Readers — Let’s help this teen together, shall we? Here is his letter:
Dear Free-Range Kids: You probably don’t get too many emails from kids and teens, but being a child with overbearing parents I have some things I’d like to ask.
I’m in the middle of reading your book (how sad, a kid reading a book on parenting) and I find it very intriguing. Actually, my parents let me be fairly free in my childhood. The problems I’m facing now are being free enough in my teen years.
I can now drive and my social life is returning (I used to be quite anti-social). I can handle the curfews and the need to answer the cell phone when my parents call, but the problem that I am facing is what happens when my friends’ parents are not home, or when my parents want to call someone’s house before I go over. My parents go insane over the prospect of a friend not having a parent home, or of me not having them home when I am hanging out with a friend. I feel like this is very detrimental to my social life and I’d like to give you an overview of different factors that come into play.
I’m an avid reader (non-fiction books on politics, economics, and history), and my parents always tell me I am very mature for my age. As a matter of fact I socialize very well with many adults (sometimes better than I do with kids). I am in a martial arts class (Oom Yung Doe, to be specific) and I truly have developed a system of responsible/socially conservative principles that I adhere to — not because my parents said so but because I truly believe in them.
I have been offered drugs (only weed thus far) and have always turned it down. Nowadays kids don’t put as much pressure on other kids to drugs — contrary to what many adults think. As a matter of fact, there are many situations when one kid will put more pressure on someone and the rest call him out and tell him to “stop being a dick… dude.” They realize that peer pressure is a bad thing. Furthermore, I suffered from a major depression in 8th grade and I saw, first-hand, many kids with psychological problems (many of them pertaining to drugs) and I saw how much drugs can screw up your life. I would never take that risk.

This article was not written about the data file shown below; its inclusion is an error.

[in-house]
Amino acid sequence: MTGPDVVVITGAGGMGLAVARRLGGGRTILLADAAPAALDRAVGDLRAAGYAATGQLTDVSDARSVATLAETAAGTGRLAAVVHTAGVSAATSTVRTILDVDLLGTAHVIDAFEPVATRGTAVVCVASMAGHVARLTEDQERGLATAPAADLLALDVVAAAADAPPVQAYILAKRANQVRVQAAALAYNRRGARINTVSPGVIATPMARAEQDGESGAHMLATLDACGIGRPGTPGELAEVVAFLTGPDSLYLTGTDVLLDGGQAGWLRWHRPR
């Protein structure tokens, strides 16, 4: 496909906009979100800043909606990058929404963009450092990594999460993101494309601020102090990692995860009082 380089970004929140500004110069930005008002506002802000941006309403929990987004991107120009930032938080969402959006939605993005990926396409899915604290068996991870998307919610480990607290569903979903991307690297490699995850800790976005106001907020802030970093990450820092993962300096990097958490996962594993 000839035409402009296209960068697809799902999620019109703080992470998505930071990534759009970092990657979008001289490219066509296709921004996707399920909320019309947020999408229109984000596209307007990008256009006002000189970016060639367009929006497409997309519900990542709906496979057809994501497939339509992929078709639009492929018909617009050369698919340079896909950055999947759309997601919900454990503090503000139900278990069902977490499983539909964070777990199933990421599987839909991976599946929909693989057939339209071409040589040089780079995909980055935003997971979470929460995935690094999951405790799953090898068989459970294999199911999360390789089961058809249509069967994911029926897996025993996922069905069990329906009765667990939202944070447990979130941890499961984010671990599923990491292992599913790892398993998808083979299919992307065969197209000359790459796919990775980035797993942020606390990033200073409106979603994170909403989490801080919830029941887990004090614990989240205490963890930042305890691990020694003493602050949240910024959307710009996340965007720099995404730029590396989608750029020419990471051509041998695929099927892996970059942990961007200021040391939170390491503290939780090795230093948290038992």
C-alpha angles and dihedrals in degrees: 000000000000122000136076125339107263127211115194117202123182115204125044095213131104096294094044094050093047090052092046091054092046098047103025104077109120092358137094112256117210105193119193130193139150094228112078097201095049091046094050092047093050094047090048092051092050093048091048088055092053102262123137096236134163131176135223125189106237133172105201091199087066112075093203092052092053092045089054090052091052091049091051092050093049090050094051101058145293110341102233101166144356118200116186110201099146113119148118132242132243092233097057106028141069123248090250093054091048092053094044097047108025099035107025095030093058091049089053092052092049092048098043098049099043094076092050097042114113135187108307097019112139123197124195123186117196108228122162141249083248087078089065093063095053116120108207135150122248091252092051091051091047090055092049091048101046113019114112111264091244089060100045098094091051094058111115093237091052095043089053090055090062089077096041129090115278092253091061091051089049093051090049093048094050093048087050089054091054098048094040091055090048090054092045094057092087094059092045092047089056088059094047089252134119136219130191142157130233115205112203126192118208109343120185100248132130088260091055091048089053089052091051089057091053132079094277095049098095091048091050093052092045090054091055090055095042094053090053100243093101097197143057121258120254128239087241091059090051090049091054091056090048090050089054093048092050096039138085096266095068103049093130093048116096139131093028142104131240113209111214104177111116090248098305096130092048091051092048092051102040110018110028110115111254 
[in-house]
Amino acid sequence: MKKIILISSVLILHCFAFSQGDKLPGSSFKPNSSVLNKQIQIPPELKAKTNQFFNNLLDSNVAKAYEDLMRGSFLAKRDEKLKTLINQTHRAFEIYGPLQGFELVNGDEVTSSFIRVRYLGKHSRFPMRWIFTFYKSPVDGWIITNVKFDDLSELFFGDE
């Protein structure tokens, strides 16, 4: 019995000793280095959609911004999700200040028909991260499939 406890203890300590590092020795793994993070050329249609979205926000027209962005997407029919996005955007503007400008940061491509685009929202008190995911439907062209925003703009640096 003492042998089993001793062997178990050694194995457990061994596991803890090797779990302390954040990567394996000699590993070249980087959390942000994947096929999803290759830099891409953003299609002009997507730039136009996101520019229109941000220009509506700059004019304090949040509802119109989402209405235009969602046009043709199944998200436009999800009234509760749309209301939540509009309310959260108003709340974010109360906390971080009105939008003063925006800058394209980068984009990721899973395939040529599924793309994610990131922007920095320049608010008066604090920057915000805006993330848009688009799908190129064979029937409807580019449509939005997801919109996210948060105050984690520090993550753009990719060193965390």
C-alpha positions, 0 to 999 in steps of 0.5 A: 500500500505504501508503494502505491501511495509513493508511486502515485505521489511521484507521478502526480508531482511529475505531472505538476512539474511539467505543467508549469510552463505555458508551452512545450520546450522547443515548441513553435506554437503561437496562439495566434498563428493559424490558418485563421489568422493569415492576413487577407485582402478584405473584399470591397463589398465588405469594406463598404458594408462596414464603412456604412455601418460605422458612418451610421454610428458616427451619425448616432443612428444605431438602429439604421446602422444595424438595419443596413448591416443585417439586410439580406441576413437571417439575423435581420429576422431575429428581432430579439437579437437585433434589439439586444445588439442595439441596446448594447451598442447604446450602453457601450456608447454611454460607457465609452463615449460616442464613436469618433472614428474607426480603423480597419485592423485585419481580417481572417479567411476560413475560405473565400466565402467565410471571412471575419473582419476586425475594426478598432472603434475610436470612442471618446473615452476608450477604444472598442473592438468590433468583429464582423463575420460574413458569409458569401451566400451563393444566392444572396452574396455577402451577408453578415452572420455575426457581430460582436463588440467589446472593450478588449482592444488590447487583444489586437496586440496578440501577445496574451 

I have a close enough relationship with my parents to let them know that I have been exposed to drugs and always turn them down (and they believe and trust me). But I really feel let down when they feel that I cannot make a proper judgment on what friend’s house it’s ok to go to. They build up my ego with this praise of my maturity but then shoot me down and act as if I can’t make proper values assessments. I feel as if this will tear our relationship apart because exposure to these things is inevitable unless I’m truly locked in cage and became a “teacup child.” (But generally teacup children go off to college and then get incredibly drunk and high and it works against what the parents were planning.)
What I now have been driven to do is to say that I am hanging out at a friend’s house and then, when I get there, we all head out somewhere else. I don’t like lying to my parents but I want to maintain a social life and get a girlfriend for once (that is right, age 16 and I have never had a girlfriend).
So, as you can see, I have a few questions. Where is the line drawn? Should I really not be allowed to go to a kid’s house if the parents aren’t home, or without my parents and theirs being in contact? How do I get this across to my parents?
Please, please, please respond and I will be incredibly grateful.
That’s the letter. Personally, I’d say two things to the writer:
1 – His parents may be more worried than they’d be otherwise because they remember his bout with depression and it scared them to the core. (Understandable.) If it reassures them to have some basic contact with his friends’ parents, that shouldn’t be such a big deal.
2- Knowing that their fear comes out of love and perhaps trauma, he has to assure them that he is almost of legal age, he has made the conscious decision not to take drugs, and he is both mature and responsible. They can’t ask for more than that, except to have him also promise never to get into a car with a friend who has been drinking or doing drugs. Of course, if it would help, maybe he and his parents could also pay a trip together to his former psychologist or his pediatrician, who could assure them that at some point kids need to be able to hang out together without direct parental supervision.
I’m wondering if you, readers, have any more advice for the parents, or for the letter writer. If so, please add it. Maybe he can share your thoughts with his folks. Thanks! — Lenore